Busting 4 Myths About Open Source

by Virgil Huston in TYPO3 · 0 comments

The second thing that angered me last week was on the topic of open source myths. It began when I received my copy of the May, 2009, issue of Website Magazine. This is the ONLY free industry publication that I actually read and I thought it was a pretty good until this week.

What did it for me, was an article by Paul Markun, "Choosing the Best Web Content Management System." The editors certainly did not do their due diligence when they published this and did a serious disservice to their readers.

The author is VP of Marketing for Sitecore, a proprietary web content management system (WCMS), that runs on .NET. An immediate concern, did he write this to guide people in the direction of .NET and proprietary software, particularly Sitecore? Read the article and you decide.

There are two glaring areas of misinformation in this article. First, he says "Consider whether your IT organization has standardized on Java or Microsoft .NET or both, and evaluate your WCM needs." Hmmm, what happened to PHP (TYPO3, Drupal, Joomla), Python (Zope, Plone) or even Perl (Metadot, WebGui)?

This statement immediately strikes out the most popular open source CMS products since there is only Java and .NET to consider according to Markun.

This disservice is nothing compared to his trotting out the three biggest myths of open source, myths that actually apply to proprietary software more than to open source.

"1. Open source isn’t synonymous with free. While there are no license fees, support fees and development and maintenance costs can be higher than with commercial software."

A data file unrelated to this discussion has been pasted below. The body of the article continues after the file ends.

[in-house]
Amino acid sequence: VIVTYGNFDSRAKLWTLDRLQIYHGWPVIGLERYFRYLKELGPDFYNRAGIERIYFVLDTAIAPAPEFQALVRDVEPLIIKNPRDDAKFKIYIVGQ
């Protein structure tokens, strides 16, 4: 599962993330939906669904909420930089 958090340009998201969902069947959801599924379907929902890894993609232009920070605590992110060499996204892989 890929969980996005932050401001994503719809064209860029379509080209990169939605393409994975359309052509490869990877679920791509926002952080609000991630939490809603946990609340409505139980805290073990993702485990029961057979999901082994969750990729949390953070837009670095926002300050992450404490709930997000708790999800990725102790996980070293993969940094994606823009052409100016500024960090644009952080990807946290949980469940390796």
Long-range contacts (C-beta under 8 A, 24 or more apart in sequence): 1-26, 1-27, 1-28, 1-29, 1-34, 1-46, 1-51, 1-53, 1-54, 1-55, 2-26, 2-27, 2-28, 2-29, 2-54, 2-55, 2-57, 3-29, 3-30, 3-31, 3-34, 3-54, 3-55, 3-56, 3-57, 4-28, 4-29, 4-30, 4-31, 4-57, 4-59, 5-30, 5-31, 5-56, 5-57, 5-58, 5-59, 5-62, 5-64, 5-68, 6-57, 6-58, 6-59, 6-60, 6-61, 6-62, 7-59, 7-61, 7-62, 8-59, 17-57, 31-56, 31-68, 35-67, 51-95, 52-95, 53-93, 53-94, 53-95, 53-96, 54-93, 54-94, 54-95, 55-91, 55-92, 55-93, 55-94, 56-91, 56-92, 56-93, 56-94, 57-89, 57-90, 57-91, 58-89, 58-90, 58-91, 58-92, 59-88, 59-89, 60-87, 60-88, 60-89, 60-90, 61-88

Of course open source has support, development and maintenance fees. However, said fees are certainly not higher and are probably far lower with open source WCM systems like TYPO3 because you have so many more options. People make claims like this all the time, but have you noticed that these claims are never backed up with empirical evidence?

You are not locked into one company that will not allow you access to the software’s code. That means you have to hire them or someone they approve to do anything outside of actually using the software and doing some configuration. This myth is a typical oxymoron.

As an example, with TYPO3, you literally have hundreds of agencies and people you can hire to do whatever you want with your software. You don’t like your current software development agency? Fire them and find someone else.

With many proprietary products, if you are dissatisfied with the product or the company, you start from scratch. Hopefully, by the time you get to this point you have learned your lesson and are ready to go open source.

"2. To choose open source you must be willing to fore go commercial-grade support, training and enhancements."

This myth is the most untrue and ridiculous of them all and could really be considered slanderous. With open source, you have more options for support, training and enhancements and Acqal’s support is just as commercial grade or better than anyone else’s, same goes for all the approved TYPO3 agencies, as well as others that are excellent.